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Black Ice: Chapter 44

A body has been dragged from a lake. And a local reporter informs Sam Craven a journalist engaged on a spying mission in Iceland 'Everyone knows him around town. He was a bit of a hoodlum, as the Americans say. In a small way. They recognised him as soon as they saw the tattoos on his arms.'


Colin Dunne's exciting Cold War novel moves towards a relentless climax.

To read earlier chapters please click on http://www.openwriting.com/archives/black_ice/


All that was left at the lakeside was a wet patch on the pavement where they'd dragged the body out. But there were still some loitering spectators around, and still with that slightly festive air that sudden death often inspires in people.

I was just thinking we were too late when I spotted a lanky youth from the local morning paper. Luckily, he was familiar with the pass-it-on principle that governs most media work.

'Found by a workman early this morning,' he said, flipping through the pages of a notebook the size of a gravestone. 'Police called. Ambulance. Body recovered and identified. Are you the journalist from London?'

'That's right. Identified, did you say?'

'Any chance of me getting a job there?'

'Not a chance.'

'Why not?'

'You look honest, intelligent and you can probably spell. Who was the drowned bloke?'

'Everyone knows him around town. He was a bit of a hoodlum, as the Americans say. In a small way. They recognised him as soon as they saw the tattoos on his arms.'

'Palli? It was Palli?'

'Yes, Palli Olafsson.' He was surprised I knew him. 'He was a friend?'

'In a way, I think he was.'

'And was he drowned?' It was Christopher who asked that question. Either it was a very silly question, when a body has just been heaved out of several thousand gallons of water, or an unusually clever one. By the look on this chap's face, it wasn't so foolish.

'I heard them talking,' he said. 'They are not so sure.' He pointed across town, past where the Hallgrimskirkja's new tower soared to the skies. 'They've taken him to the mortuary.'

I set off back to the jeep when he grabbed my arm. 'Don't say I told you,' he said out of the side of his mouth, like real reporters do, 'but his fingers - ugh, they were a horrible mess.'

Much against his wishes, I dropped Christopher at his hotel. I was beginning to think he couldn't be Batty's man, or he would surely have identified himself to me by now. And if he wasn't, then whose man was he?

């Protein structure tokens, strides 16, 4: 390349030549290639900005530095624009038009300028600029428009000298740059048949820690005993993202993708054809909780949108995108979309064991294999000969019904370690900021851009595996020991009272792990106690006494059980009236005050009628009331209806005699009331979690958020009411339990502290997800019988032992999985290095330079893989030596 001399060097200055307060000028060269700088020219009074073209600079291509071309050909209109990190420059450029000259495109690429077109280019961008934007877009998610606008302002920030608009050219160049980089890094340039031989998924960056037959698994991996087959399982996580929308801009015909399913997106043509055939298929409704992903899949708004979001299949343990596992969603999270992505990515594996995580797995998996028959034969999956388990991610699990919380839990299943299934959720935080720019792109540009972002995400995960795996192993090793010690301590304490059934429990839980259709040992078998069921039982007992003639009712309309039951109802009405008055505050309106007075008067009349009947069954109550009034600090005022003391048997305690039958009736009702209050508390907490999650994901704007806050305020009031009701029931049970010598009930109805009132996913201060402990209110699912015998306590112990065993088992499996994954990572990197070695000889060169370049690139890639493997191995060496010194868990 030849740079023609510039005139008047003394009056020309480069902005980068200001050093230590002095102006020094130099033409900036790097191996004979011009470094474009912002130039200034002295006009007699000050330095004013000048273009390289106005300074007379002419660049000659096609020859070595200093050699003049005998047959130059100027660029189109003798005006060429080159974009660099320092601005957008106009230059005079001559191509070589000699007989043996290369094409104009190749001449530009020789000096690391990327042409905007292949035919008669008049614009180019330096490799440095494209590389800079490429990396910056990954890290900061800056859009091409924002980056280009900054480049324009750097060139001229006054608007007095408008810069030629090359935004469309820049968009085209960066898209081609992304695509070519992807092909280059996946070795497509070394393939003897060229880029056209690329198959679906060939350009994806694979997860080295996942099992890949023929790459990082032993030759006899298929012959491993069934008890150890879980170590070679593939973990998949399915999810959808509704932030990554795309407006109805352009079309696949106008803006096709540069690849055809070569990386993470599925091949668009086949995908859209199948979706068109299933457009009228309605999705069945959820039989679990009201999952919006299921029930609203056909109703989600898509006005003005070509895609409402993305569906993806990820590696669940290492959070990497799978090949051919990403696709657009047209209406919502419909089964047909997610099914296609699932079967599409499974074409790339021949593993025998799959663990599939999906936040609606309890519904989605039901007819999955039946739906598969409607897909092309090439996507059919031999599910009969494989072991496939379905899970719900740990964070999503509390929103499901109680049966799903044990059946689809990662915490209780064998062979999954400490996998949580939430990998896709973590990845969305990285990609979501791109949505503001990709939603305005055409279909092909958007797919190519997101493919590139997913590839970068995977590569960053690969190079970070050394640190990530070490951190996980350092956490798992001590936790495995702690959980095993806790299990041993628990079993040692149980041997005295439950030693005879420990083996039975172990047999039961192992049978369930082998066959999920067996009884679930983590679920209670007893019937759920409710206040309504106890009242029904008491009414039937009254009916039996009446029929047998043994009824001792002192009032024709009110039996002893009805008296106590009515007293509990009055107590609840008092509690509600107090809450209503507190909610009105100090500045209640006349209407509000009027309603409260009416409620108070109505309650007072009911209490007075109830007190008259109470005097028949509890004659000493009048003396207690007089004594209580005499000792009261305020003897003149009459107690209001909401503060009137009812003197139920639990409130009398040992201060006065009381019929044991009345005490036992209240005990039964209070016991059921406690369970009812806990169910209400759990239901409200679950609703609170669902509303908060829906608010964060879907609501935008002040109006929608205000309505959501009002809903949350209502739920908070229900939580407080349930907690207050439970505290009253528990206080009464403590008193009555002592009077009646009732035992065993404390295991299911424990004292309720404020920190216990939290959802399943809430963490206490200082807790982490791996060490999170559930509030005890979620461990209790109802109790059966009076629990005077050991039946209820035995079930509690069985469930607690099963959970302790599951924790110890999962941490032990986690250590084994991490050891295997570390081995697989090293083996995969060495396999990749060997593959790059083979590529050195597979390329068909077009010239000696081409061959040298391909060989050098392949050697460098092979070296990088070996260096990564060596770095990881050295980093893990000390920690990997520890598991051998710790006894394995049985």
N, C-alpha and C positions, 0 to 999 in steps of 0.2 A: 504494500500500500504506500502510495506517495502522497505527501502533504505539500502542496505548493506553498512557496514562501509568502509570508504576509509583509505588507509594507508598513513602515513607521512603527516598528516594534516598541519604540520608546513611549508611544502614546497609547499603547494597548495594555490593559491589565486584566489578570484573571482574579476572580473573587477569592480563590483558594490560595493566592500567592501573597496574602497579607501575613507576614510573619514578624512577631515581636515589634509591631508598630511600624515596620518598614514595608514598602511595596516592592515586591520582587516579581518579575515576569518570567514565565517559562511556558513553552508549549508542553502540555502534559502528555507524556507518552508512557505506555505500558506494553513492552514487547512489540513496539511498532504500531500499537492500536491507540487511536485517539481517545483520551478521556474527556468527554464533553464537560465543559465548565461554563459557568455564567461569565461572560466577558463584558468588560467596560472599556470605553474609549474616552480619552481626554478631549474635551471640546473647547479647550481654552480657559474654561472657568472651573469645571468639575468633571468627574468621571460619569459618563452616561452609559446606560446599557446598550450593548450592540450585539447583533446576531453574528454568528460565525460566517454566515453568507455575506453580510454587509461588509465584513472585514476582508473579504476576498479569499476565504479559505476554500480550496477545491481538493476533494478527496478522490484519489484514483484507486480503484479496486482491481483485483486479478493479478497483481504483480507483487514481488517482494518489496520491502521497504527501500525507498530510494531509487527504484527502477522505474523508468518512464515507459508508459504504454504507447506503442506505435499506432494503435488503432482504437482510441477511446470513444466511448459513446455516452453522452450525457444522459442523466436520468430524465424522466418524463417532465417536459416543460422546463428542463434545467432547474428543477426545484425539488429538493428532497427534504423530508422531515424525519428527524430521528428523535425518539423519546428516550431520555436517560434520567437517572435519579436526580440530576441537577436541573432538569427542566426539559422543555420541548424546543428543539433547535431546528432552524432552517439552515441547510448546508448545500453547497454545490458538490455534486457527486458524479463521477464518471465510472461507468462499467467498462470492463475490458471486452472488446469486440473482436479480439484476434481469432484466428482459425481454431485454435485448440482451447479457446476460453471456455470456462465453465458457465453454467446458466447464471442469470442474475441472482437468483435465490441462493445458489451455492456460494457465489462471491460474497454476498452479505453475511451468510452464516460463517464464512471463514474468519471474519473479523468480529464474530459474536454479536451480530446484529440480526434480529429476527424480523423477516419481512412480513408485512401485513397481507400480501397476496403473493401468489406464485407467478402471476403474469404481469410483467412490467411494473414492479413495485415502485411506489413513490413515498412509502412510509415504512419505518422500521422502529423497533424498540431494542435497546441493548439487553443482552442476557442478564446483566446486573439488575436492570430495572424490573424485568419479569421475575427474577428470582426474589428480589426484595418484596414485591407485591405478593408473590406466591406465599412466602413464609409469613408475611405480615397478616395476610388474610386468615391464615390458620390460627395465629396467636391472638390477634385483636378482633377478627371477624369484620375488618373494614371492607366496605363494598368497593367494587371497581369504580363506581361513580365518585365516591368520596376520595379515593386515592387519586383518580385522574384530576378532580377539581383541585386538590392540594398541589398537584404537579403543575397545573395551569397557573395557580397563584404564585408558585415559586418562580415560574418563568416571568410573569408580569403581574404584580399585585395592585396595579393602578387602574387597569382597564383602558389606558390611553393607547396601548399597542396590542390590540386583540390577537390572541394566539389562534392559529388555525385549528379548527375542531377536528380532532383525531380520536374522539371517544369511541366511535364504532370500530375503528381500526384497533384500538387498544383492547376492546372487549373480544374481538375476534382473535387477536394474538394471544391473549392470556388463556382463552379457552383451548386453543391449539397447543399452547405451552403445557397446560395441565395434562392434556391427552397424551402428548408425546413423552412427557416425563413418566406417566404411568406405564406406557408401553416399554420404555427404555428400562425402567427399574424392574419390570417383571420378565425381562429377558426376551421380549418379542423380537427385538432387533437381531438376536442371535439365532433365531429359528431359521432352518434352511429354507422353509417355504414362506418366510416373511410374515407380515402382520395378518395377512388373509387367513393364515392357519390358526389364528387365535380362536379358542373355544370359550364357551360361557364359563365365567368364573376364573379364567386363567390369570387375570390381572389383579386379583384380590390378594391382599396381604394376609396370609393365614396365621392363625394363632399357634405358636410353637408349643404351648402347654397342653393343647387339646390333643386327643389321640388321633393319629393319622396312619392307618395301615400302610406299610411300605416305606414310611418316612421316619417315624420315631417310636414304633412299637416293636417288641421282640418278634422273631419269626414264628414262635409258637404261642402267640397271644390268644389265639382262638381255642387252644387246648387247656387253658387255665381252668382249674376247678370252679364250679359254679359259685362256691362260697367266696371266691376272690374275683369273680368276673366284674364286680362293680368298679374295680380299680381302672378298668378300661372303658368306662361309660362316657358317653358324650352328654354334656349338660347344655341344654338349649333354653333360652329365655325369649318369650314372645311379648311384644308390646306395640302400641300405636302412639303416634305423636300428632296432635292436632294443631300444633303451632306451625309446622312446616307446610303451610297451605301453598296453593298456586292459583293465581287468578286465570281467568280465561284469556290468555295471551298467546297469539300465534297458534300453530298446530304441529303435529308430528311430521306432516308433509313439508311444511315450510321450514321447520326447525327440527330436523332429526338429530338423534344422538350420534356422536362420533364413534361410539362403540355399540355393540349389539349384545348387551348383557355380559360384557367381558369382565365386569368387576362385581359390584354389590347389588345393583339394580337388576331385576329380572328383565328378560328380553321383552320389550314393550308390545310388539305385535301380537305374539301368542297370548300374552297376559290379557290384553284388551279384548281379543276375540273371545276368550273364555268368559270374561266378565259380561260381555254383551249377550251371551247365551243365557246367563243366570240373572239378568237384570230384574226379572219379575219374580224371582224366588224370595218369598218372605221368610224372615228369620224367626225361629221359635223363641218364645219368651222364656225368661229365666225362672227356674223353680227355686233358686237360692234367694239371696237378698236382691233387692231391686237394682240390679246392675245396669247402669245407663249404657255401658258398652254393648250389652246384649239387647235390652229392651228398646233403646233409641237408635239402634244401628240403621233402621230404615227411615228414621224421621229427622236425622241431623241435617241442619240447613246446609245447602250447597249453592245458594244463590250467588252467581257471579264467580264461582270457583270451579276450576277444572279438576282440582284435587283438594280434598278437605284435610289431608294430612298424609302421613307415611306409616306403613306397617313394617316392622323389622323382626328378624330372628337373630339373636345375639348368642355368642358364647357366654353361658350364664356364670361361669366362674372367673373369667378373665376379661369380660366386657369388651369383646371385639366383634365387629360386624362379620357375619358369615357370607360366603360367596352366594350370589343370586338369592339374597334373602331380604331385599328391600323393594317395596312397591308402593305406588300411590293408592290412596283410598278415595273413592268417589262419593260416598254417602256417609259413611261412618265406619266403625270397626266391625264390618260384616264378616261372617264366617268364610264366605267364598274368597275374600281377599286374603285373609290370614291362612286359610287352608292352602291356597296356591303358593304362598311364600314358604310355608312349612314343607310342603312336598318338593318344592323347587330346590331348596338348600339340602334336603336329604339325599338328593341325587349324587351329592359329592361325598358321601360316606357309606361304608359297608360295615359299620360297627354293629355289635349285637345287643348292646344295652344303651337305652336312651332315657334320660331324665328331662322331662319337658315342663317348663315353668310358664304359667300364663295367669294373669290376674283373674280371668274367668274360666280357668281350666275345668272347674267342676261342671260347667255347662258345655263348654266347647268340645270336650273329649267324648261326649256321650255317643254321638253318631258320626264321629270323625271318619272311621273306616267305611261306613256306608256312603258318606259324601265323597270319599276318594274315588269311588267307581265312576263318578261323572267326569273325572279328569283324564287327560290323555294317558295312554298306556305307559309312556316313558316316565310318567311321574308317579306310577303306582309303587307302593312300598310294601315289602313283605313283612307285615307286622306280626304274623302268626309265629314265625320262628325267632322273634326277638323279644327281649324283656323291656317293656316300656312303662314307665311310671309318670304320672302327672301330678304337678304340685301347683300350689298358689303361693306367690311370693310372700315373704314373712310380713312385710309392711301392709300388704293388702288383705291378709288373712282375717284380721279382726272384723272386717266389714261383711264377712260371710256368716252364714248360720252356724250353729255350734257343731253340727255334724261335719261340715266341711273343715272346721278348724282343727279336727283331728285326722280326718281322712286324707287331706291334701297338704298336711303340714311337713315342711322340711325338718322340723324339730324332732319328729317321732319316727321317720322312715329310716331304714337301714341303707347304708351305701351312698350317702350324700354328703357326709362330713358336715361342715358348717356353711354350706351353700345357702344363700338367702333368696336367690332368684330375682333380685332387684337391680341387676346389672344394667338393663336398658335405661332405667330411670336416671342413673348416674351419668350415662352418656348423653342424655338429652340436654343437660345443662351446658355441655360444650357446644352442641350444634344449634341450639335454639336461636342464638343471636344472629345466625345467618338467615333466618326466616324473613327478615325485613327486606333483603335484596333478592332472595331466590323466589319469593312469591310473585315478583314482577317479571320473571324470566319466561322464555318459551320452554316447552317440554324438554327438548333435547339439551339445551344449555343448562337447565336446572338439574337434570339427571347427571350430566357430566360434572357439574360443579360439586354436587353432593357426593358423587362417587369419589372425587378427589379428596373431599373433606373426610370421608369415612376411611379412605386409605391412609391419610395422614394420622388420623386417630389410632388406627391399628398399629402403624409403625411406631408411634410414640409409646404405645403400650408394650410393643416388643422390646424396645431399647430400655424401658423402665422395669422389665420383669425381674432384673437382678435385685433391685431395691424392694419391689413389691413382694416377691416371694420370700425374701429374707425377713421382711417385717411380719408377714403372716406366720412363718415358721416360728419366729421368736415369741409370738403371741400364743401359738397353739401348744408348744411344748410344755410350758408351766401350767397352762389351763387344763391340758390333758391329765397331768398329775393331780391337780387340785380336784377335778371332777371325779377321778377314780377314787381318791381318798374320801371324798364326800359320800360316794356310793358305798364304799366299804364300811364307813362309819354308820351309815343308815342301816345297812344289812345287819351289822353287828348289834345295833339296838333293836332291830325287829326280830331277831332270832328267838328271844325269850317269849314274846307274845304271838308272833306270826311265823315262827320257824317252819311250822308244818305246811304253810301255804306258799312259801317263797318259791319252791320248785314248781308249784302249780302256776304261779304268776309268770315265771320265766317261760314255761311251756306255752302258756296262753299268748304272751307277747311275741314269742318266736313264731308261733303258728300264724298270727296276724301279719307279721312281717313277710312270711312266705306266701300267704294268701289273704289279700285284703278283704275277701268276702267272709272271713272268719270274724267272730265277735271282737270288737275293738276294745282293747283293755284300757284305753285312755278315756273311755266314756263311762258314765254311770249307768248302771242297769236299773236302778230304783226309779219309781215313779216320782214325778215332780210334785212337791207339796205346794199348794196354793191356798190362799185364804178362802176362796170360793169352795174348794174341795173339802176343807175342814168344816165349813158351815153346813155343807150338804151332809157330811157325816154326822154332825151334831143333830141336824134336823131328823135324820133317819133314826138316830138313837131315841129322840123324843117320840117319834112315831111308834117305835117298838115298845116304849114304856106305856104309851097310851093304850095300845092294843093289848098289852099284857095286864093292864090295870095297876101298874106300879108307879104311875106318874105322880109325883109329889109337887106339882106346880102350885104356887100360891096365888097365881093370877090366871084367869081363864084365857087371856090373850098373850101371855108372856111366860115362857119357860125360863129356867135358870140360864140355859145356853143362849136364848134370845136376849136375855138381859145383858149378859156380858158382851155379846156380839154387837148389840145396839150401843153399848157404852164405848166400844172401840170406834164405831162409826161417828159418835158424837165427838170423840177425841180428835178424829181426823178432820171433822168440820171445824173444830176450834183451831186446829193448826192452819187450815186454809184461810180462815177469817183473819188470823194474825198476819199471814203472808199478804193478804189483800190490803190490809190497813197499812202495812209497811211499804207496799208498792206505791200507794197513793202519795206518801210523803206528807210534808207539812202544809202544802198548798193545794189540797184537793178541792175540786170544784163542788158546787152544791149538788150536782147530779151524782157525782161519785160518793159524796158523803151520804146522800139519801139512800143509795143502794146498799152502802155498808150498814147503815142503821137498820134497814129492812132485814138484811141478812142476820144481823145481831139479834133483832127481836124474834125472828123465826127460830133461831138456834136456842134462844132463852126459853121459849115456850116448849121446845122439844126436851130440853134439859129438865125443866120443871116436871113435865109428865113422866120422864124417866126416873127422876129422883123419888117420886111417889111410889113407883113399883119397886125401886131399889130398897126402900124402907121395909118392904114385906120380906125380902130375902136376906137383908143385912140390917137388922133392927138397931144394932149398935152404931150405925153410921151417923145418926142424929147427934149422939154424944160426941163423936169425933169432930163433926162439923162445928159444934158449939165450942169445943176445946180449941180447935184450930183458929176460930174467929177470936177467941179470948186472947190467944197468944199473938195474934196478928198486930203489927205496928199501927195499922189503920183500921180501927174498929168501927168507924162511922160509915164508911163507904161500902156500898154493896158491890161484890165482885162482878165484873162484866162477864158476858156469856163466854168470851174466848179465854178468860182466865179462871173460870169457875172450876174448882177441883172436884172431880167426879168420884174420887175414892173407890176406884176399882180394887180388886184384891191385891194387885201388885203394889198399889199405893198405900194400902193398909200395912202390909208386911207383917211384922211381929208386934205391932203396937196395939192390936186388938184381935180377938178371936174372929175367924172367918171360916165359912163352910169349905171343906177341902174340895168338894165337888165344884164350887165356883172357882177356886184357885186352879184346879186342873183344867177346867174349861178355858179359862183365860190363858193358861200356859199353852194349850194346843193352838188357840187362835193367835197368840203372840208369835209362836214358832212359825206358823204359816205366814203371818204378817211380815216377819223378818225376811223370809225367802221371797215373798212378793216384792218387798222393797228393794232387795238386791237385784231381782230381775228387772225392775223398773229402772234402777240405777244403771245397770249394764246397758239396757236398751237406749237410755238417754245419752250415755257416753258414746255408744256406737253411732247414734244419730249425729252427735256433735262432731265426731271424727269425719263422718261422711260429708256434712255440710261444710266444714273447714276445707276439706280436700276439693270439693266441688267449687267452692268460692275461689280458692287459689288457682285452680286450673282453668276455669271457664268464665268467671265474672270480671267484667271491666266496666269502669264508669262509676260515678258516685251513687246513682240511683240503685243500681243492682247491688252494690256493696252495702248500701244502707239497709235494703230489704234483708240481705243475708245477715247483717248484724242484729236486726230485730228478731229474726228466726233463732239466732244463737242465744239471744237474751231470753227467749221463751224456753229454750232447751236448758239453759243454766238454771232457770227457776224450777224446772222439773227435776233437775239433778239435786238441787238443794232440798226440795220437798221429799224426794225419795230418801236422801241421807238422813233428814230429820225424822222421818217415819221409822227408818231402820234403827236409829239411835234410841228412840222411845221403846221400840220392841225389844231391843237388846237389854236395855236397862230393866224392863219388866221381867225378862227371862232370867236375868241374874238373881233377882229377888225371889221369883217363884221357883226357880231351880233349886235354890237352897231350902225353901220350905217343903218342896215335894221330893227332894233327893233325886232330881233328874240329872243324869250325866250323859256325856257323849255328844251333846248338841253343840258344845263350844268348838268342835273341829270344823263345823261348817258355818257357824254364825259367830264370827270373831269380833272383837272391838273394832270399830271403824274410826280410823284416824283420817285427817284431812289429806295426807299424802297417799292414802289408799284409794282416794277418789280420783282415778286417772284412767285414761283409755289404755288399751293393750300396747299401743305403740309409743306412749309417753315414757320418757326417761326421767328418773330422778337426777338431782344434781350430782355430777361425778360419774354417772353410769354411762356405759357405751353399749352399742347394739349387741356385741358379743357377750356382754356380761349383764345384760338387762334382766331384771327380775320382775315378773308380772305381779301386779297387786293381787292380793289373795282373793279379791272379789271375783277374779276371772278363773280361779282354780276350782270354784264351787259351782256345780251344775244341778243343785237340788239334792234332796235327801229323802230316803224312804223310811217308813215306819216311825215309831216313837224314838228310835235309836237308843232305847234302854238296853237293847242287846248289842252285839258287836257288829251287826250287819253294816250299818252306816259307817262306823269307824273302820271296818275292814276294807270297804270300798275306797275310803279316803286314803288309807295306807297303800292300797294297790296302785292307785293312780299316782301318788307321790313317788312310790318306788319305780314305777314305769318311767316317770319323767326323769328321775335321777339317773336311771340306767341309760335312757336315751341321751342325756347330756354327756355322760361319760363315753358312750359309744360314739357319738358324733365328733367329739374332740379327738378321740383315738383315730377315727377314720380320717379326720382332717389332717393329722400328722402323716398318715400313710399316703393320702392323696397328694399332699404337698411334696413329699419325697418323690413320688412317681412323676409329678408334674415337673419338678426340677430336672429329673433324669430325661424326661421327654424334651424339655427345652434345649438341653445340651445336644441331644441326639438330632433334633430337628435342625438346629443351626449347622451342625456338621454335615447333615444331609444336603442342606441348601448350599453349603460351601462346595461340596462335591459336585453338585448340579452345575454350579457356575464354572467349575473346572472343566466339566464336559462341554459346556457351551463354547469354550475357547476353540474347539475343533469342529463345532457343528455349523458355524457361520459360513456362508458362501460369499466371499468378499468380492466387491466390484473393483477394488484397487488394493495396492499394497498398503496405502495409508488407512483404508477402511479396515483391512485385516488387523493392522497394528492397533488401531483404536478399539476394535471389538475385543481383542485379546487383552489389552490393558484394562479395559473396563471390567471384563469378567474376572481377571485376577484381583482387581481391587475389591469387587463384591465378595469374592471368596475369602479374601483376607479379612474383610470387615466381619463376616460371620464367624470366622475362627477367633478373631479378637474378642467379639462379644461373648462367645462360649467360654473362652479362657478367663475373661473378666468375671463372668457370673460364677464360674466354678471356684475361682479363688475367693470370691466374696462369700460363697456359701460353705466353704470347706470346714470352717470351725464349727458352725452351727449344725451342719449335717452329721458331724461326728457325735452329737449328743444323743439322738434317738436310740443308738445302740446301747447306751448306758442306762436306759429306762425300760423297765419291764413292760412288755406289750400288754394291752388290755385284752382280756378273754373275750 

I drove straight round to the state hospital which also doubles as the medical school and the mortuary. Standing in the doorway was Petursson. As he saw me, he shook hands with a white-coated elderly doctor and walked across.

'I would have let you know but it was something of a rush,' he said, bending his head down to see through the Daihatsu's side window. He was looking grave and thoughtful.

'Palli?'

'Yes. Your friend.'

Well, he didn't have a lot of friends and if they wanted to put my name in, they could. He never did get around to going back to America. Now he was in a cool steel drawer in there. At least that was as much American as it was Scandinavian: all stainless steel and controlled temperatures. It never seemed quite right to me in Britain. I always thought our morgues ought to have them dressed in cardigans and sitting up in rocking-chairs holding the Radio Times.

'A violent man, a violent end,' he added.

'Not drowning?'

'No, not drowning.' He paused and moved his head to look around. Mid-morning. The lawns were quiet and peaceful. The sun lit up the white buildings. He seemed to take in some of that tranquillity before he began to explain.

'His fingers were smashed. The finger-ends, I mean.' He rubbed his own together to show what he meant. 'The nails were broken, the flesh was torn and lacerated. They looked like . . . stubbed-out cigars.'

'Nasty. But you don't die of biting your finger-nails.'

'No, and he didn't drown. At first we thought he did. People who drown generally go a strange pink colour, but in Palli's case, the pinkness - a sort of dusky discoloration - was limited to the knees, the elbows and the hips. We cannot confirm this until a full post-mortem, but there doesn't seem to be any froth in the air passages and lungs either.'

'Which means?'

'Which means he didn't drown.' He stood up and leaned back so he could still see me. 'Palli was frozen to death . . .'

Then I did remember what Palli had said.

'Hop in,' I said. 'I think you're going to like this.'

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